3rd Grade Math Common Core Geometry
The Common Core Math Standards have been adopted as a set of guidelines for the teaching, learning, and understanding of mathematics in the United States.
In the third grade, students usually learn about basic geometric shapes and ideas like points, lines, line segments, angles, and planes. They might also learn about symmetry, similarity, and simple changes like translation, rotation, and reflection.
Some specific things that students in the third grade might learn about are:
- Identifying and naming common two-dimensional and three-dimensional shapes, such as circles, squares, triangles, rectangles, hexagons, and ovals (e.g., spheres, cones, cylinders, and cubes).
- Understanding and using words like “vertex,” “edge,” “face,” and “corner” to describe the parts of three-dimensional shapes.
- Figuring out how to measure and compare two-dimensional shapes’ sides, angles, and perimeters.
- Putting shapes into groups based on things like how many sides they have and whether or not they are symmetrical.
- Using words like “above,” “below,” “next to,” and “in front of” to describe where things are in space.
- Using shapes and colors to make and describe geometric patterns.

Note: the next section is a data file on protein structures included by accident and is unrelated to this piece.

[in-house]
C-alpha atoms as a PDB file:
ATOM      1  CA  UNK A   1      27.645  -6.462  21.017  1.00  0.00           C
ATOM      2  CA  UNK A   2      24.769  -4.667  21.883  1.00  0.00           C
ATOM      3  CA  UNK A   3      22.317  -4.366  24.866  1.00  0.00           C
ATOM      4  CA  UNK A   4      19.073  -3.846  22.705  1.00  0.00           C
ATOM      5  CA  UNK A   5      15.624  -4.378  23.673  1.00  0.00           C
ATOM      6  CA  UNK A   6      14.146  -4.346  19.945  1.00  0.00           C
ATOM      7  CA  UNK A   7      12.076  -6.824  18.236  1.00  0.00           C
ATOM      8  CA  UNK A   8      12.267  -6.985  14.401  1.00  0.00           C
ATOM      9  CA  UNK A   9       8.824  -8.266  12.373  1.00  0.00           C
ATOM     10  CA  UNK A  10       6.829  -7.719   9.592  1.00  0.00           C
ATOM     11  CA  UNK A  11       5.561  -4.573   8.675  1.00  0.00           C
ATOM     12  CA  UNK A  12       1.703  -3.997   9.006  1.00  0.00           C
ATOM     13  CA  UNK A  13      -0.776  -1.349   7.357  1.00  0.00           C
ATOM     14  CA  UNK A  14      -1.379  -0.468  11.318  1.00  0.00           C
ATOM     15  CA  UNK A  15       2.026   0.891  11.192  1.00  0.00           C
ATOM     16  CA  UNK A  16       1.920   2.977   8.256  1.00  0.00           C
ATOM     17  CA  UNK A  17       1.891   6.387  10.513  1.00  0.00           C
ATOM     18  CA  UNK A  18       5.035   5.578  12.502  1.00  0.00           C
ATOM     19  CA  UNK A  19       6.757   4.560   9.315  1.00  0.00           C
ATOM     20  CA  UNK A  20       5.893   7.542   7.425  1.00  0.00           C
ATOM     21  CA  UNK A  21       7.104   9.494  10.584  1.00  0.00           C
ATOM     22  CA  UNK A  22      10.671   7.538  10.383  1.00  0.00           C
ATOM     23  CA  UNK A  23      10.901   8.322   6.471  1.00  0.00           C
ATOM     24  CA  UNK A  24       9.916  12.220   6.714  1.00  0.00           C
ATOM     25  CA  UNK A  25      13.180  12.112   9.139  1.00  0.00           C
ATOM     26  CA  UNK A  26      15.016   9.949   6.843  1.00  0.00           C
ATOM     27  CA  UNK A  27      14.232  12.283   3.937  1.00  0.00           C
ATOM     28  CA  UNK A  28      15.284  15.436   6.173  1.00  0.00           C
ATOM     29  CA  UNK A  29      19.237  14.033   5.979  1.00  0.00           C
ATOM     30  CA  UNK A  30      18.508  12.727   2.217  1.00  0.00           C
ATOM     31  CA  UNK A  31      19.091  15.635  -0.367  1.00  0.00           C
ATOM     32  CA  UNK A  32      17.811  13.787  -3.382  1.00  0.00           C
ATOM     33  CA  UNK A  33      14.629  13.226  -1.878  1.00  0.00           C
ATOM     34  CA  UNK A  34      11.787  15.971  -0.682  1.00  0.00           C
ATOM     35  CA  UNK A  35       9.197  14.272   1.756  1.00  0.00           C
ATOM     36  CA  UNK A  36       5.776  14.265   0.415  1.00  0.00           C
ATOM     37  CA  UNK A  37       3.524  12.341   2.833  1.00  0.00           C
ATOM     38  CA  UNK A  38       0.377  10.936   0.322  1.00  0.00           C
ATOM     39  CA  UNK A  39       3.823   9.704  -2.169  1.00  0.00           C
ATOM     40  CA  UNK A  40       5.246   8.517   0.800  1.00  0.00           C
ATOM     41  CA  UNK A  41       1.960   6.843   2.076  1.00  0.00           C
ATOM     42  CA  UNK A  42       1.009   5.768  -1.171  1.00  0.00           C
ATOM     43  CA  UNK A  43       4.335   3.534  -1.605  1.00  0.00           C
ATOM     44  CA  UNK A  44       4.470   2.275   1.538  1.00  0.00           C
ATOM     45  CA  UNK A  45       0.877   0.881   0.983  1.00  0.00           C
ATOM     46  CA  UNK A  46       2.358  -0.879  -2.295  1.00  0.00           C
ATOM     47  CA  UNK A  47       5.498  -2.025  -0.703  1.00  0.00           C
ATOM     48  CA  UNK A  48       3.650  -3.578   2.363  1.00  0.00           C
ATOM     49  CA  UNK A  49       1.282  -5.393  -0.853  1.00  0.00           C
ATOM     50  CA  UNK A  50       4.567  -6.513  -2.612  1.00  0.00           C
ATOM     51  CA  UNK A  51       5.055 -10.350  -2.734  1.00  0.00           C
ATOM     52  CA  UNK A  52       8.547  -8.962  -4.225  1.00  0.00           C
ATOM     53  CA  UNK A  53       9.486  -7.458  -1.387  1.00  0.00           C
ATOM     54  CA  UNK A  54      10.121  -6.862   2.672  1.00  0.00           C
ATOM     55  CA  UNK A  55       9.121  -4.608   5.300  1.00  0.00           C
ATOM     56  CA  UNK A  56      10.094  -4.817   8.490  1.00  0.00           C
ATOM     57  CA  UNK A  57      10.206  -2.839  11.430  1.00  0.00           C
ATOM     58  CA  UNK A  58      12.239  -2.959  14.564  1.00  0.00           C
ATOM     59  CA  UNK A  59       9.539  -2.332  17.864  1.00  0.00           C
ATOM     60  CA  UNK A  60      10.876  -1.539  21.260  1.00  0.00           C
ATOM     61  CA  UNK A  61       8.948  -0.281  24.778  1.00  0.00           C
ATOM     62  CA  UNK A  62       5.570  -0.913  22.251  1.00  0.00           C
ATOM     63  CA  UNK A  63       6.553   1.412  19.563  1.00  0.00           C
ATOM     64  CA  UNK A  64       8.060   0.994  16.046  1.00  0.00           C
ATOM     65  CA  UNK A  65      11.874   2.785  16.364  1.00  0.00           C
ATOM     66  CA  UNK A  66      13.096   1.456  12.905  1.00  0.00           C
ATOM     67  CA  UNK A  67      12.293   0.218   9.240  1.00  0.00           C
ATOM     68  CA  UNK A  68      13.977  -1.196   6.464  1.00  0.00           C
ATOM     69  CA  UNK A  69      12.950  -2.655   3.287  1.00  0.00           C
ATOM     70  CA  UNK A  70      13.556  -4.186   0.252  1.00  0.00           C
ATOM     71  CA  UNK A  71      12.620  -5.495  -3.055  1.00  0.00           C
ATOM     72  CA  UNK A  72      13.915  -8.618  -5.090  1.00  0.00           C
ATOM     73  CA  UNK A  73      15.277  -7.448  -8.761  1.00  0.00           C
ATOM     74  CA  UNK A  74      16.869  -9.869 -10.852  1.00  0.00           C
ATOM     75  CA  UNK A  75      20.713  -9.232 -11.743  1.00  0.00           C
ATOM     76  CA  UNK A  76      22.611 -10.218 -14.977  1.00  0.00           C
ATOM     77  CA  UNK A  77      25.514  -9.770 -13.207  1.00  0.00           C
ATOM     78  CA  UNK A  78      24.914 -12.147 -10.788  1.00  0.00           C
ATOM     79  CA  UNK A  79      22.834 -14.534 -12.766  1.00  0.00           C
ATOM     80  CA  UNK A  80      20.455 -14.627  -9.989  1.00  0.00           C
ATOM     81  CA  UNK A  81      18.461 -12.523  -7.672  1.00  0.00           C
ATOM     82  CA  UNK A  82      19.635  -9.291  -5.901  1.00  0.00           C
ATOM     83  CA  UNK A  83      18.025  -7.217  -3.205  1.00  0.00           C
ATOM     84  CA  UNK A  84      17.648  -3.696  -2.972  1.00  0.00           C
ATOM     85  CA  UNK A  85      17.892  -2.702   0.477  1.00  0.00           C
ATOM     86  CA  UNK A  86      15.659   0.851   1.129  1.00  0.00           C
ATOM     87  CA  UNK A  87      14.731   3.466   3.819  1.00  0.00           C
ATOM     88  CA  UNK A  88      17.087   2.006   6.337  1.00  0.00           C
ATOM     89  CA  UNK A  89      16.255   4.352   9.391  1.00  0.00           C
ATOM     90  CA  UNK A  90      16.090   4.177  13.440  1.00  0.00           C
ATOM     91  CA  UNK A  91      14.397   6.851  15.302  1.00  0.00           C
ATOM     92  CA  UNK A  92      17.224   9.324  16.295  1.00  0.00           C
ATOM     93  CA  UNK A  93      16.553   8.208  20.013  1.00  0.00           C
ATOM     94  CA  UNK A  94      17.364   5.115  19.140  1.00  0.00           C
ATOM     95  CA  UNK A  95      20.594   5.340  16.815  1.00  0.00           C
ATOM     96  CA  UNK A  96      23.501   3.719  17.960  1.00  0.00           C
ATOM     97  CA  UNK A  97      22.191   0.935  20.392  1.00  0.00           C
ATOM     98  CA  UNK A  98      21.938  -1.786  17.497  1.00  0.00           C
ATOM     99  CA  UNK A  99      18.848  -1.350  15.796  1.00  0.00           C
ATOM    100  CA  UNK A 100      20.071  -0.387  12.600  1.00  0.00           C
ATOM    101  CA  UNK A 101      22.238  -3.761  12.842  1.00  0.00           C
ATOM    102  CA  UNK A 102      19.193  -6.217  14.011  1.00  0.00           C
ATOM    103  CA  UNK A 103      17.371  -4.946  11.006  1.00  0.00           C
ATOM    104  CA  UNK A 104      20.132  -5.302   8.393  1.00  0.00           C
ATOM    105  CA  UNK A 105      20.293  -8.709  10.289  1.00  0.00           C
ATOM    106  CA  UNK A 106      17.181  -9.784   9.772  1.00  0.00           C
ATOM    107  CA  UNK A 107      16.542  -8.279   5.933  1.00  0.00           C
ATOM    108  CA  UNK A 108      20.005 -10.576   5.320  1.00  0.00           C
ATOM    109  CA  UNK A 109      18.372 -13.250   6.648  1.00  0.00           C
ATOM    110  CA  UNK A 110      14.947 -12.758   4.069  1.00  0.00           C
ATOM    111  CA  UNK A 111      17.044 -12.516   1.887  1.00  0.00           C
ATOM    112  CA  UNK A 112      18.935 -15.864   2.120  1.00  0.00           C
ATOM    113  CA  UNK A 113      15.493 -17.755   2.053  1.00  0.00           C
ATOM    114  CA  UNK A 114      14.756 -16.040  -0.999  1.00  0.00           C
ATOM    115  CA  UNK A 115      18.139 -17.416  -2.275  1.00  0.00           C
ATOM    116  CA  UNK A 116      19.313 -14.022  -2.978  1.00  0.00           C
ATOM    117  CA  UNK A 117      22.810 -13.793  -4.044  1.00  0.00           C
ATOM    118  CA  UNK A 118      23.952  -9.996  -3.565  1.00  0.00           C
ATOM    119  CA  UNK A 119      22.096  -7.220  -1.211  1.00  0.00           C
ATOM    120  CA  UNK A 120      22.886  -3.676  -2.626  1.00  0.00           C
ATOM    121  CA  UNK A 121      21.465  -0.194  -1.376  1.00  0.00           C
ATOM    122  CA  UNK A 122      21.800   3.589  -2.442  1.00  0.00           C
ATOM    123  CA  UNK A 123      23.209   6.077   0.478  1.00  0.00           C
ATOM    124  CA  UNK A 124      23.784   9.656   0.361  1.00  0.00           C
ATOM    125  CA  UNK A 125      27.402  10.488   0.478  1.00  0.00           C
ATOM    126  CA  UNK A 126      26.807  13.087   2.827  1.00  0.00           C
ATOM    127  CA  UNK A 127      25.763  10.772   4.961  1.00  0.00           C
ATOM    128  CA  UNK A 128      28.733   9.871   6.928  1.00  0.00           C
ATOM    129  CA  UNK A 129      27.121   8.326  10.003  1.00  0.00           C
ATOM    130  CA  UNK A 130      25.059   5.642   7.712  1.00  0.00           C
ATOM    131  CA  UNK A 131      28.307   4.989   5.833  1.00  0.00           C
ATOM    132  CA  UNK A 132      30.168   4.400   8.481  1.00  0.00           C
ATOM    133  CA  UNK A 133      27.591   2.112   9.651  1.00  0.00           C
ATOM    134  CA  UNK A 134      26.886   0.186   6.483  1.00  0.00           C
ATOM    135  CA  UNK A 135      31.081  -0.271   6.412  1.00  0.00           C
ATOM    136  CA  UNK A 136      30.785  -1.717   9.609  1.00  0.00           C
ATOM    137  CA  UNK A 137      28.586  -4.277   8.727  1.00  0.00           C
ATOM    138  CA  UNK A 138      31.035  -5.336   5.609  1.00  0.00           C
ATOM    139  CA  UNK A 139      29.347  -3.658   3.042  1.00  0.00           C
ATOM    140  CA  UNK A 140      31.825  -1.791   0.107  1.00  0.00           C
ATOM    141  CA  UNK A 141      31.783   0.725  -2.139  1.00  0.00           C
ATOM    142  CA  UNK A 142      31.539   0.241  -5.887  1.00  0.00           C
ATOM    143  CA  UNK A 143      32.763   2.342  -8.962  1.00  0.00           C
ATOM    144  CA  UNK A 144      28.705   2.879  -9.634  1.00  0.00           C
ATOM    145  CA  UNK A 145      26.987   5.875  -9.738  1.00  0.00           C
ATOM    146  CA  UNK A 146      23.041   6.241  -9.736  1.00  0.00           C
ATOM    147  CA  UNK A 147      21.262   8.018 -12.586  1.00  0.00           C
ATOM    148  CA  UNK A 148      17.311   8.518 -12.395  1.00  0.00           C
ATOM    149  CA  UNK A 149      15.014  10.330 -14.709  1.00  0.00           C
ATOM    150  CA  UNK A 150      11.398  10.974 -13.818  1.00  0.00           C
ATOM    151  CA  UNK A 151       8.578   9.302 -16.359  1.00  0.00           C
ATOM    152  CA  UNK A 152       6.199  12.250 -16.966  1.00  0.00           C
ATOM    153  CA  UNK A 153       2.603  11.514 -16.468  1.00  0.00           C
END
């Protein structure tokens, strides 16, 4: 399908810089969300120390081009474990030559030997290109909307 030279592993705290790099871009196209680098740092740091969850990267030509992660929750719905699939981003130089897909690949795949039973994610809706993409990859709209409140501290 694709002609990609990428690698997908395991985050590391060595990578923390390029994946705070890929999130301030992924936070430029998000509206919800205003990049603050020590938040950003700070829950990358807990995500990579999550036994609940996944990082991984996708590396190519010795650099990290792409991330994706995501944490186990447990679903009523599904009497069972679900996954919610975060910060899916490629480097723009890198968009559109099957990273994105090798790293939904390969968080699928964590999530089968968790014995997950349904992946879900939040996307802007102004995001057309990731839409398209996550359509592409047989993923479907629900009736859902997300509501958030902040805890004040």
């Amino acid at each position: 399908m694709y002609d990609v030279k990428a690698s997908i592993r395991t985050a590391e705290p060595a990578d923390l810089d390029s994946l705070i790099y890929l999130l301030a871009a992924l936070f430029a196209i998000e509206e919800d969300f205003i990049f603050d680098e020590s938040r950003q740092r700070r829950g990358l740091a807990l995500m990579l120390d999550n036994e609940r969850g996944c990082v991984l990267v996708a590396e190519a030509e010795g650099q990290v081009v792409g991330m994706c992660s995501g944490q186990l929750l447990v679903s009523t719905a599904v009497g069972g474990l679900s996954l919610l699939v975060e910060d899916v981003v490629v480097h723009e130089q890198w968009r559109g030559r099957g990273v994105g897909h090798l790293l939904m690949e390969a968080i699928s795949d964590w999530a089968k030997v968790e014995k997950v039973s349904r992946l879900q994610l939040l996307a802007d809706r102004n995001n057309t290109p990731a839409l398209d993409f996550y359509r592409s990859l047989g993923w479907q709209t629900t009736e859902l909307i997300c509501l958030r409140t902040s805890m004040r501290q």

- Find lines of symmetry in two-dimensional shapes and draw them.
It’s important to remember that a third-grade geometry curriculum can cover different topics depending on the school district and the curriculum used.
CCSS.MATH.CONTENT.3.GA.A.1| Reason with shapes and their attributes.
Understand that shapes in different categories (e.g., rhombuses, rectangles, and others) may share attributes (e.g., having four sides), and that the shared attributes can define a larger category (e.g., quadrilaterals). Recognize rhombuses, rectangles, and squares as examples of quadrilaterals, and draw examples of quadrilaterals that do not belong to any of these subcategories.
CCSS.MATH.CONTENT.3.G.A.2 | Reason with shapes and their attributes.
Partition shapes into parts with equal areas. Express the area of each part as a unit fraction of the whole.